I agree with much of what Nee says in your quotes. I think at times he stretches the body metaphor beyond how Paul used it, but we all do that occasionally. As long as we can recognize which part is speculative, we should be okay with stretching a metaphor, though others might not agree. I’ve been wondering lately how much the current house church boom in China is due to Nee’s influence. I’ve seen his name mentioned in that context before, but I haven’t read anything definitive. I’ve also been wondering if the US or other parts of the world would see a similar expansion of the church if we recognized our responsibility to God to serve the body of Christ.


  3. 4-27-2007


    Great post, at the beginning of this post I was planning on expanding on what you were saying – but you expanded for me at the end of the post :).

    I do have a question regarding teaching. How do you view “teaching” in the bible? Is it a formal situation, is it informal (i.e. teach by life-example or casually), or is it a combination of both?

    In Hebrews Paul is upset that the Christians are still on the milk, when they should be teaching by now.

    I guess my question is… in the institutional church, should any (and every) Christian have the opportunity to get up and teach their Sunday School? Or is their responsibility something altogether different?

    Sorry if this sounds confusing. I look forward to hearing your thoughts.

    God’s Glory,

  4. 4-27-2007


    Actually, I’ve been doing some research on an eventual post on Nee and his influence on the current church in China.

    Here’s a peek preview, a quote from an article by Dennis H. McCallum of Xenos Christian Fellowship in Columbus, Ohio:

    “It is hard to tell how large the Little Flock movement was in China at the time of the revolution. One reason for this is the fact that Nee felt it was fleshly to consider numbers. Therefore there was no systematic effort made by Little Flock themselves to count their people. There was no formal membership in the group, since Nee believed membership in the body of Christ was determined by God, and there was no good reason for the church to try to draw up a list.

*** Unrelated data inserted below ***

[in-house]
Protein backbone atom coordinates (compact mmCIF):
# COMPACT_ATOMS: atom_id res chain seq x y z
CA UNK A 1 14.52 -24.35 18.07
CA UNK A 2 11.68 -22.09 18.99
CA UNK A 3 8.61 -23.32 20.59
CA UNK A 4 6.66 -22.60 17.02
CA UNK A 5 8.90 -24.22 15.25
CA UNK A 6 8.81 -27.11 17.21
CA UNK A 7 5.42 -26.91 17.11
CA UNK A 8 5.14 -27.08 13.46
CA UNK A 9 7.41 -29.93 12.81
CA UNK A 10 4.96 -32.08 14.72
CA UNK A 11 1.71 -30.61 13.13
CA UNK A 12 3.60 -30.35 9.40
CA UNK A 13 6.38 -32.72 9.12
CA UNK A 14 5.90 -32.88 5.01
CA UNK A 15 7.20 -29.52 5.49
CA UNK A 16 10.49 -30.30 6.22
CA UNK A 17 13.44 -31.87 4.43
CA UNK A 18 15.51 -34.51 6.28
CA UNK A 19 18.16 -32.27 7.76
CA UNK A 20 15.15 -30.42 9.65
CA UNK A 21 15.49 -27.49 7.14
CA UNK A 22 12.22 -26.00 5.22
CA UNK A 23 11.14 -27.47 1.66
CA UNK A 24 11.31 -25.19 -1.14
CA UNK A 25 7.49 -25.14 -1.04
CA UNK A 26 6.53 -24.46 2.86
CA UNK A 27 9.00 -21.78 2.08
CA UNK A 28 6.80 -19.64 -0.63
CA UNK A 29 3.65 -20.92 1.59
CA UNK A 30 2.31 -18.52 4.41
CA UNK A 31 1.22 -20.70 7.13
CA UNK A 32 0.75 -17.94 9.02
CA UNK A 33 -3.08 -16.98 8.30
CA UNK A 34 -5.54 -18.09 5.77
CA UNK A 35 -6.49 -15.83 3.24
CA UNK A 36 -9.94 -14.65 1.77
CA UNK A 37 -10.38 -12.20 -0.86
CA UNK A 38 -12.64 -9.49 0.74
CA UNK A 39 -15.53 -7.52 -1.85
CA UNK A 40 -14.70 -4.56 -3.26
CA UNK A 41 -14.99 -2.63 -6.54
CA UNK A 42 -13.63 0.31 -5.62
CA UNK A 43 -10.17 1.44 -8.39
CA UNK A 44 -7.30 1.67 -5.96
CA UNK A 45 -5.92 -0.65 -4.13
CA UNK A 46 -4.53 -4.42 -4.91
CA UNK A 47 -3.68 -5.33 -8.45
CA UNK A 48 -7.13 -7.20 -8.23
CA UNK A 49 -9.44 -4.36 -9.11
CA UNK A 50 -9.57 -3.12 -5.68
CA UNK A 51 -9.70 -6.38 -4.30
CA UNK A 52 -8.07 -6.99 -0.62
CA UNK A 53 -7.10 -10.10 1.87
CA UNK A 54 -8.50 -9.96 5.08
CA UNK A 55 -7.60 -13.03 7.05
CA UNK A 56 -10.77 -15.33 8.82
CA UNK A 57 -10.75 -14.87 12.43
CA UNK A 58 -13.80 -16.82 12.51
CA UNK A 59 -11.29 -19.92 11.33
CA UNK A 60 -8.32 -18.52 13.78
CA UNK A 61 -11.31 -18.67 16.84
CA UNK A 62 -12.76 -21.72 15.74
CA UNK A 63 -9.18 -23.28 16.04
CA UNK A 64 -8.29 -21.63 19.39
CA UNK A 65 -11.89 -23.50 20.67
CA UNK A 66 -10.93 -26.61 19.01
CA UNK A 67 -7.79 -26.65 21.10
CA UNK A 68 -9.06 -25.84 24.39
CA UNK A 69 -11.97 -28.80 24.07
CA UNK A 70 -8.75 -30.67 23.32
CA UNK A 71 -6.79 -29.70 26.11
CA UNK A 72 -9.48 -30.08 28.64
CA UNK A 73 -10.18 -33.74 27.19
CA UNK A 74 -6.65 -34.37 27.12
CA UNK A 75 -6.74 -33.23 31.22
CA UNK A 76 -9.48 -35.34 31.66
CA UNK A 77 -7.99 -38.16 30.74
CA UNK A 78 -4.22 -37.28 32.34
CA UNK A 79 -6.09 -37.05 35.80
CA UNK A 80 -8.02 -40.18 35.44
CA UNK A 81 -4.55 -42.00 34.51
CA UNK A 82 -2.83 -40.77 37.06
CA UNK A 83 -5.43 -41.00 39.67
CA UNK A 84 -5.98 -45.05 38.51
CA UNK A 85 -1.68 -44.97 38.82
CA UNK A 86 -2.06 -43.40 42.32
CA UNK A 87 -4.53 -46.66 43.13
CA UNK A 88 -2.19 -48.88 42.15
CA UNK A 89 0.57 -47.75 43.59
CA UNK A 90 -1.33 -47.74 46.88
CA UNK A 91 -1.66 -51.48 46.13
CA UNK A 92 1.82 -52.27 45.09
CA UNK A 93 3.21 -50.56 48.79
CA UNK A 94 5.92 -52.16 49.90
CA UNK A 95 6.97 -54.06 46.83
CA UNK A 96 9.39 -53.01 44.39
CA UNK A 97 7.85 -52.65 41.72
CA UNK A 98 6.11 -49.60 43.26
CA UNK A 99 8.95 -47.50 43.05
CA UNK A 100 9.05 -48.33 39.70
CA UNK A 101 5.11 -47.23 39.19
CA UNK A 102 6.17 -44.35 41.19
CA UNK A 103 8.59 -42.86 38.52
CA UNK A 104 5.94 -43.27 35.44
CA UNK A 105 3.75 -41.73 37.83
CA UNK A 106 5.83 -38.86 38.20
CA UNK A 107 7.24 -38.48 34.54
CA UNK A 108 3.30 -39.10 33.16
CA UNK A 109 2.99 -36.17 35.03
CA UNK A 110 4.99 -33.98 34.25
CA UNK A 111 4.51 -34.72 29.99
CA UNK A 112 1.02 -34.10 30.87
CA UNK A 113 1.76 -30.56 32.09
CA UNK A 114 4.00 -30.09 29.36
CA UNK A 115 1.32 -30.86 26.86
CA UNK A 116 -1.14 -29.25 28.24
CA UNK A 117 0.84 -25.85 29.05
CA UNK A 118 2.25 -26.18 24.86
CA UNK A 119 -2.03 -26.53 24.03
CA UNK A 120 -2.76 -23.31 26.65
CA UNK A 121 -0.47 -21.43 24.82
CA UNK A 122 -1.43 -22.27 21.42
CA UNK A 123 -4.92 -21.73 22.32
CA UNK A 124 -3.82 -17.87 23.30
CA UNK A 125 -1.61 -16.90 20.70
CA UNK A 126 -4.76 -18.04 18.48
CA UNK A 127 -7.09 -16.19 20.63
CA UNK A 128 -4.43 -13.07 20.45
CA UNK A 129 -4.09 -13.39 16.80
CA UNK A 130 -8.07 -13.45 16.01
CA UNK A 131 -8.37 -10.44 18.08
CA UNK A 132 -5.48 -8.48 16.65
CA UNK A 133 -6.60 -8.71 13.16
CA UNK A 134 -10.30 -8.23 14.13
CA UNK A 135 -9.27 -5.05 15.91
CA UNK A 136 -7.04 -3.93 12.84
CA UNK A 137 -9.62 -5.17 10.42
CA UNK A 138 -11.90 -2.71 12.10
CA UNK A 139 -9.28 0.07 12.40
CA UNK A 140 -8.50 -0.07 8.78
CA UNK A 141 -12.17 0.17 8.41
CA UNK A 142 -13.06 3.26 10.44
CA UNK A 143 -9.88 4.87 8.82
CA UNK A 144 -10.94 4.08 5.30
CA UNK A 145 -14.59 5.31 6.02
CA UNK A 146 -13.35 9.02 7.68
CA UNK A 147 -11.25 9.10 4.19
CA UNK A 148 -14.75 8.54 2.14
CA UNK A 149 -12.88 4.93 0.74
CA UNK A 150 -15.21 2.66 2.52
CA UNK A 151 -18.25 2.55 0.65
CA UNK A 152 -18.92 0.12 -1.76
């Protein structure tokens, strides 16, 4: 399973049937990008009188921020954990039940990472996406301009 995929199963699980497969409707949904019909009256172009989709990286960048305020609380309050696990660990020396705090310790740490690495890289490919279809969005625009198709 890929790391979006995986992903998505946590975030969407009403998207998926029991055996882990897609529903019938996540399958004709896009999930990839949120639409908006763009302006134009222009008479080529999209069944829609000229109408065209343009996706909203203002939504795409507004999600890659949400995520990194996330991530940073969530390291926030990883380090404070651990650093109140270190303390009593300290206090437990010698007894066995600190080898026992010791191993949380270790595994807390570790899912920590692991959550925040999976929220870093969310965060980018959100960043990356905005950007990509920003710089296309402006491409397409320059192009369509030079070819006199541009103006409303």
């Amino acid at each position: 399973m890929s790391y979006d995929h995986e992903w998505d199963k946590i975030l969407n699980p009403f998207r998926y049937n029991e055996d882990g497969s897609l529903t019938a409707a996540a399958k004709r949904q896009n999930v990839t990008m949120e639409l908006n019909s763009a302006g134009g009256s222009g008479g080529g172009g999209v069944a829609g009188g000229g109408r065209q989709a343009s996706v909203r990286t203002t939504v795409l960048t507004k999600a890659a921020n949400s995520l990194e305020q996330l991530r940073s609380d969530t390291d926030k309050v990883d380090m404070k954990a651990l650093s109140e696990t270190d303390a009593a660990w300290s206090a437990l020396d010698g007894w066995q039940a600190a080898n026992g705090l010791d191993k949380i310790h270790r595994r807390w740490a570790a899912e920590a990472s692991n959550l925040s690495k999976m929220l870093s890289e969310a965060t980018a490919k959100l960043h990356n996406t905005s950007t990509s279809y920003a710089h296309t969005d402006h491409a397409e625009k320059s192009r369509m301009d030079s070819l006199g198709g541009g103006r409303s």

According to Cliff, in 1949 the Little Flock had over 70,000 members in 500 assemblies. However, according to the Ecumenical Press Service the “Little Flock” had at this time 362 places of worship and 39,000 members in the one province of Chekiang. These figures were interpreted as indicating that members of the “Little Flock” made up 15-20 per cent of the whole Protestant church in China, and that they may have been the largest single denomination. In other words, this estimate would show anywhere from 150,000 to 300,000 members for the Little Flock. Cheung affirms that there were “thousands” of assemblies by 1956, and that the Little Flock was the largest Christian group in China.

    Nobody has even hazarded a guess as to how many of the millions of Christians meeting in house churches today may be the outgrowth of Little Flock groups. Two things are clear: There are many house churches that are directly derived from Little Flock churches, and there are many other groups that owe a substantial debt to Little Flock doctrine and practice for their survival.”

  5. 4-27-2007


    A simple answer to your question would be that teaching should be at least informal. There is nothing wrong with formal teaching, but for discipleship I do not think you can stop with formal teaching.

    As far as what should happen in an institutional setting, I don’t have a good answer for you. I believe it is good to allow many believers to take part in teaching other believers.


    Thank you for the quote about Nee and his influence on the church in China. I’m looking forward to your post on the topic.

    What do you think about Xenos Christian Fellowship?


  6. 4-28-2007


    The only think I know about Xenos, other than the article on Nee by McCallum, is what I have been able to read on their web-site. What I see there seems interesting, and on-target. But, then again, I really don’t have that much knowledge to say anything more.

  7. 4-28-2007

    David and Alan,

    I always appreciate you guys and your discussion. I’ve learned a lot from you two.

    Alan and Lew,

    I used to be one of those who viewed the teaching endeavor as something that I was totally responsable for when I taught. In other words I lectured for the entire time.

    But now, I’ve been liberated by allowing the Holy Spirit to teach through a body of believers. I’ve come in with what I believe the major points of a passage were and instead of telling them what they are I ask them questions about the text.

    What happens? The text gets taught/exposited by the body of Christ. Sometimes my whole outline is taught for me by others. But, what is more important, is probably that more than ever I’ve seen not only others, but myself, grow in our walk with Christ.

    It also is humbling, because before I would try and teach it all by myself and it never seemed to cause growth. And, to an extent if it did, I would pat myself on the back.

    Now, I can see God’s hand moving in it all, and at least for me it keeps me humble realizing God is at work and not my “eloquence.”

    But, is what I’m doing teaching? I suppose that is the next question.

    Great post Alan.


  8. 4-28-2007


    I only know about them through their web site as well. You probably won’t be surprised at this, but I think they’re a little to structured.


    I think I would like to sit in on your class sometimes. It sounds very interesting.

    Perhaps, instead of asking “Is what I’m doing teaching”, we should be asking “Are believers growing in maturity toward Christ-likeness?”